Wendy’s Serves the Bread of Affliction

This piece by rabbinical students Mimi Micner (Jewish Organizing Fellowship 2011 alum) and Salem Pearce (Don’t Kvetch, Organize! 2016 alum) was originally published on the Huffington Post.

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Photo featuring Salem Pearce from the Coalition of Immokalee Workers website.

This week Jews all over the world will celebrate Passover with seders, the ritual meals that retell the Biblical story of the Exodus from slavery in Egypt. At the beginning of this retelling in the seder, the leader takes up the matzah, the unleavened bread, and says, “This is the bread of affliction that our ancestors ate in Egypt.” In this moment, the matzah recalls the oppression of slavery. Later in the seder, though, we are told that the matzah commemorates the hasty way in which we left Egypt, with no time for the dough to rise as usual. In this moment, the matzah represents redemption from slavery.

How does the matzah symbolize both oppression and freedom? A clue is given in the ritual that happens just before the leader declares, “This is the bread of affliction”: The matzah is broken in half. Dividing the matzah is a concrete demonstration of the dual themes of slavery and liberation that it symbolizes. And between the transformation of the matzah from the bread of affliction to the bread of redemption is the retelling of the story of Passover. We remember our march out of Egypt, from slavery to freedom.

Throughout history, since that epic march out of Egypt, there have been many marches towards freedom. In that tradition, last month we joined the Florida-based Coalition of Immokalee Workers (CIW) at a march in New York City. The CIW is a worker-based human rights organization, built on a foundation of farmworker community organizing. We have both visited Immokalee, home of the CIW, with T’ruah: The Rabbinic Call for Human Rights, which brings together rabbis and cantors to act on the Jewish imperative to respect and advance the human rights of all people. For several years T’ruah rabbis and rabbinical students been inspired to work in solidarity with the courageous, committed farmworkers of the CIW.

The CIW has been fighting against farmworker abuse since 1993, first calling on growers to end abuses and raise pay. In the early 2000s, CIW changed their strategy, realizing that corporate buyers of the tomatoes they picked had a unique power over the agricultural industry, and could demand that their suppliers uphold human rights for farmworkers. CIW then reached out to consumers across the country to build a national network to call on these buyers to join what would become the Fair Food Program. Up to today, 14 participating retail buyers (including Subway, Whole Foods and Walmart) and the vast majority of the Florida tomato growers have joined the Fair Food Program to work with CIW to ensure workers are treated with dignity and have better wages and working conditions.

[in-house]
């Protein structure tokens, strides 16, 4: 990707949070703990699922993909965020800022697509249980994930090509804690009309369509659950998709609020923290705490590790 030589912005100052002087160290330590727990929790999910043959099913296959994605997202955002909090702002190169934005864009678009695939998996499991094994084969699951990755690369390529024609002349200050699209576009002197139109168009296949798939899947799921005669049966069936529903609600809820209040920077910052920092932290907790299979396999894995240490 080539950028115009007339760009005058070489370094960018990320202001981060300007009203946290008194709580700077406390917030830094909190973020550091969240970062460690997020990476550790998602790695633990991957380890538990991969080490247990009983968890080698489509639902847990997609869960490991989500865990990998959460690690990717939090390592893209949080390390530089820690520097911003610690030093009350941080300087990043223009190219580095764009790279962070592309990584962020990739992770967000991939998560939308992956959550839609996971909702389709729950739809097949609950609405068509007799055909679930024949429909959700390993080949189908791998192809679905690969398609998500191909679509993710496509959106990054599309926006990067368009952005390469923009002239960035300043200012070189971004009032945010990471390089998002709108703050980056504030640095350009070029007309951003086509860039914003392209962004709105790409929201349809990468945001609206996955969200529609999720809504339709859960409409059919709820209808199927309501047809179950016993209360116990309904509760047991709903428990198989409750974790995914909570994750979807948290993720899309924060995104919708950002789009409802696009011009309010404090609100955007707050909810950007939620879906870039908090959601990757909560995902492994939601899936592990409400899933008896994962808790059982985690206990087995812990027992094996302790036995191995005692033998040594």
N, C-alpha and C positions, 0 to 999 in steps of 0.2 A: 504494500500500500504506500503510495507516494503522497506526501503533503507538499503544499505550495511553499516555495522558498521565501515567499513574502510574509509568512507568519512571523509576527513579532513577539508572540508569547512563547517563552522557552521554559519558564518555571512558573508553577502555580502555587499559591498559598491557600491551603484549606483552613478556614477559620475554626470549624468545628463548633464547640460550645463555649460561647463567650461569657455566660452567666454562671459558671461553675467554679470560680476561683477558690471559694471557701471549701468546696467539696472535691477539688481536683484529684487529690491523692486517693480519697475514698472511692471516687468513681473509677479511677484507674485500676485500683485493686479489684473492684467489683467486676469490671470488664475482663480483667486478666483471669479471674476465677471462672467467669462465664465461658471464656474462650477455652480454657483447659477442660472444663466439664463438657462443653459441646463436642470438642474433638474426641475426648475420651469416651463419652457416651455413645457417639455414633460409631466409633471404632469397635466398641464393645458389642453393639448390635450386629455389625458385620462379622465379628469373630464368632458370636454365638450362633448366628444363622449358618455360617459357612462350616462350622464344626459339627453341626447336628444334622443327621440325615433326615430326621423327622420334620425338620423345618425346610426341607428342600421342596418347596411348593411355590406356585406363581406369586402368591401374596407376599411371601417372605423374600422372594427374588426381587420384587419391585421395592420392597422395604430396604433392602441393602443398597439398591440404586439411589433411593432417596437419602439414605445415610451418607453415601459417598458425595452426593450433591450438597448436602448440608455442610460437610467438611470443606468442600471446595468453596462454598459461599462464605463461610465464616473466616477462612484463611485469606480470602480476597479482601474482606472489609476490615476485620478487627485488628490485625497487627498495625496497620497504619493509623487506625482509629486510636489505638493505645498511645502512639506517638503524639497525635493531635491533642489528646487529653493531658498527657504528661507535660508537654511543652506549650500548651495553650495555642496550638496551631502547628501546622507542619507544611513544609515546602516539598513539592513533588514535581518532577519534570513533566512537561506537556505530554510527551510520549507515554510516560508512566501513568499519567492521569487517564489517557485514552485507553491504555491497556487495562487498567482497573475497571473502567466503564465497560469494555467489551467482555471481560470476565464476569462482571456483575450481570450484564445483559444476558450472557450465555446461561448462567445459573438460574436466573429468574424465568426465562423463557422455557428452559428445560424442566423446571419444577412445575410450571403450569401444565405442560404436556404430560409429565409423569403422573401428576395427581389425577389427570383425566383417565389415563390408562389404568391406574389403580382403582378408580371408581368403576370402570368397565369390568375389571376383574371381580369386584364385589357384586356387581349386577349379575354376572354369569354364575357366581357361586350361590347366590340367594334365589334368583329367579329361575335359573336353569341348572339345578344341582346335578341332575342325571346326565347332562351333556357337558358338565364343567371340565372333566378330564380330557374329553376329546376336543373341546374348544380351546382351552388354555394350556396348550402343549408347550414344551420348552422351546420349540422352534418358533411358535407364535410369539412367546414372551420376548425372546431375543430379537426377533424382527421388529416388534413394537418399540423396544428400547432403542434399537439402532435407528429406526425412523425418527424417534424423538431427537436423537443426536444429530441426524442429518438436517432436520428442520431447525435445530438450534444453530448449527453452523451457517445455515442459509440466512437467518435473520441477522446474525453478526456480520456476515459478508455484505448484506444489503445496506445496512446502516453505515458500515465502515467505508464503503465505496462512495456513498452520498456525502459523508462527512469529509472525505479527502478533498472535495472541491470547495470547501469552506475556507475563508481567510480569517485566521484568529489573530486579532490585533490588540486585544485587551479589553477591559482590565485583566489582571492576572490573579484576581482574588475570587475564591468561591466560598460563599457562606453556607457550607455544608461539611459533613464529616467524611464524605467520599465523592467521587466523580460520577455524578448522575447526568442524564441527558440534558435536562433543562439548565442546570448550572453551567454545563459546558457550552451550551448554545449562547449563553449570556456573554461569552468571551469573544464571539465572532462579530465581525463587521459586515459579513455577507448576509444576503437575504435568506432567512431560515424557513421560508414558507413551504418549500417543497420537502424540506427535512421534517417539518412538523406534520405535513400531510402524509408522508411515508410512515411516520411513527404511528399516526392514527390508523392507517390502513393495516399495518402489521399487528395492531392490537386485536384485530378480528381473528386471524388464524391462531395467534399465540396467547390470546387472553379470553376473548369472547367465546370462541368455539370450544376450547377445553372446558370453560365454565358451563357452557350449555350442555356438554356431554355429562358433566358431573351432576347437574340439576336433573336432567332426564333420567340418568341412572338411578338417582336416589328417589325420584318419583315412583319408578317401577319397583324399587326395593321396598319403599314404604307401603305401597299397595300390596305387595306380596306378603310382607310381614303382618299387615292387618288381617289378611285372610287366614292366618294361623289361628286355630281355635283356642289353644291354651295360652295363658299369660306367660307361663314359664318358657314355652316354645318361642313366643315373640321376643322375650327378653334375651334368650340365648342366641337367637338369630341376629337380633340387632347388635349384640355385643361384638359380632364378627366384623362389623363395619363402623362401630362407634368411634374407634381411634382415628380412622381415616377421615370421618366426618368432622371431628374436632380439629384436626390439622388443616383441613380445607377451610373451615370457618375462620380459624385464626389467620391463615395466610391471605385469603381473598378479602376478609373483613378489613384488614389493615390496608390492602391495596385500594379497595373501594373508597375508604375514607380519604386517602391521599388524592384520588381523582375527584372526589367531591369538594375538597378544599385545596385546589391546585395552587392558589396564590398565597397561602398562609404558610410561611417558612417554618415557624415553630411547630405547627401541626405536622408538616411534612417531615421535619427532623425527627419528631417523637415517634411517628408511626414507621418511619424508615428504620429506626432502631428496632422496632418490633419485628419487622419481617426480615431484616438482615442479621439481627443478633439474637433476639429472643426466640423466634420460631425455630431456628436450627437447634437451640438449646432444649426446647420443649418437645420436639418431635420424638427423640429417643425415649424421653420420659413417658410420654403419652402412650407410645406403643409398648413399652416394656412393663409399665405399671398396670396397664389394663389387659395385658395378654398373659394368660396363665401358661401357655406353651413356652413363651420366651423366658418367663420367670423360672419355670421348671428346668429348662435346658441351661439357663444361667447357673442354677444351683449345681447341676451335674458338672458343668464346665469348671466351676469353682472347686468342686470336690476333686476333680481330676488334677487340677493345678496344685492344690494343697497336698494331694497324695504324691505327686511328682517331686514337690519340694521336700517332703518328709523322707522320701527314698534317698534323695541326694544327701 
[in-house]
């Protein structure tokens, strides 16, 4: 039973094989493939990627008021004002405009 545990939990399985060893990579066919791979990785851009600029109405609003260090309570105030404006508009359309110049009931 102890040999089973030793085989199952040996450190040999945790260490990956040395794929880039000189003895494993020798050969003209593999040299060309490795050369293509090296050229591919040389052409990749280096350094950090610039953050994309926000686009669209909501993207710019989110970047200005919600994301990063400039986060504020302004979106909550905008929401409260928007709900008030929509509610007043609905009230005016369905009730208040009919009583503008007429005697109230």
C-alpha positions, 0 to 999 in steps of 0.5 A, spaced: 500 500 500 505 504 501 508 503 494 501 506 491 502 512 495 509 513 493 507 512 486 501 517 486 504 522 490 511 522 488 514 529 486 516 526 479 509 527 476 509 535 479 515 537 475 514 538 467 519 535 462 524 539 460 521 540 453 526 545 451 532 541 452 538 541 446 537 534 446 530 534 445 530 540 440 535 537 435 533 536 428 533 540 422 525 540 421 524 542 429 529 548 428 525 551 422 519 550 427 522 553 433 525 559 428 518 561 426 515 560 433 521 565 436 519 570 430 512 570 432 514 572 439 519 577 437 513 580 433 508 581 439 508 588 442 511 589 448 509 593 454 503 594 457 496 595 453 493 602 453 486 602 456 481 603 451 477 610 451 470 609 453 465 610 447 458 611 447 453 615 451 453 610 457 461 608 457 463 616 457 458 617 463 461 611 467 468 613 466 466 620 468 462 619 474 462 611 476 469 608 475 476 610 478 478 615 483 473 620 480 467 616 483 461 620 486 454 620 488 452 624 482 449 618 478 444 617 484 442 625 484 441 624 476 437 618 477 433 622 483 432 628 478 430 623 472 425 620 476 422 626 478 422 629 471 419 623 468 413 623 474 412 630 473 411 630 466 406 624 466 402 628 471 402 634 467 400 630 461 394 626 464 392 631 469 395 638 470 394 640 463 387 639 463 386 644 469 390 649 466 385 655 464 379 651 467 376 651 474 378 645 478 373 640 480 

While all of Wendy’s major competitors in the fast-food industry — McDonald’s, Burger King, Subway, Taco Bell, and Chipotle — have already joined the Fair Food Program, Wendy’s has refused, choosing their public image over supporting human rights. Instead of joining the Fair Food Program and its widely-acclaimed, uniquely successful worker-driven model of social responsibility, Wendy’s released their own code of conduct this past January. It contains no serious mechanisms for worker participation or enforcement, effectively guaranteeing that it will fail to protect workers from the indignity they experience. But they have gone even further in their refusal to ensure human dignity for workers: Wendy’s has shifted its purchases from Florida to Mexico. Rather than support U.S. growers, setting new standards for human rights in the agricultural industry, Wendy’s took its tomato purchases to a country with a horrible human rights record.

Despite being the target of a three-year consumer campaign and a year-long national student boycott, Wendy’s has steadfastly refused to join the Fair Food Program, continuing instead to benefit from worker poverty. The CIW was left with no choice but to launch a national boycott of Wendy’s and continue the fight for human dignity. T’ruah was one of the first national faith groups to endorse the boycott, and, as members of T’ruah, we both were proud to march with the CIW last month as it announced the boycott and continued to pressure the board chair of Wendy’s, Nelson Peltz, to bring the company onto the Fair Food Program.

At our seders this year, we will have before us two pieces of one broken matzah. One represents the bread of our affliction in Egypt; the other represents the bread of our freedom as we leave our enslavement. As long as Wendy’s continues to serve the bread of affliction, join us in refusing to eat it.

Mimi Micner, Rabbinical Student
Salem Pearce, Rabbinical Student and T’ruah Board Member
Hebrew College, Newton Centre, Mass.

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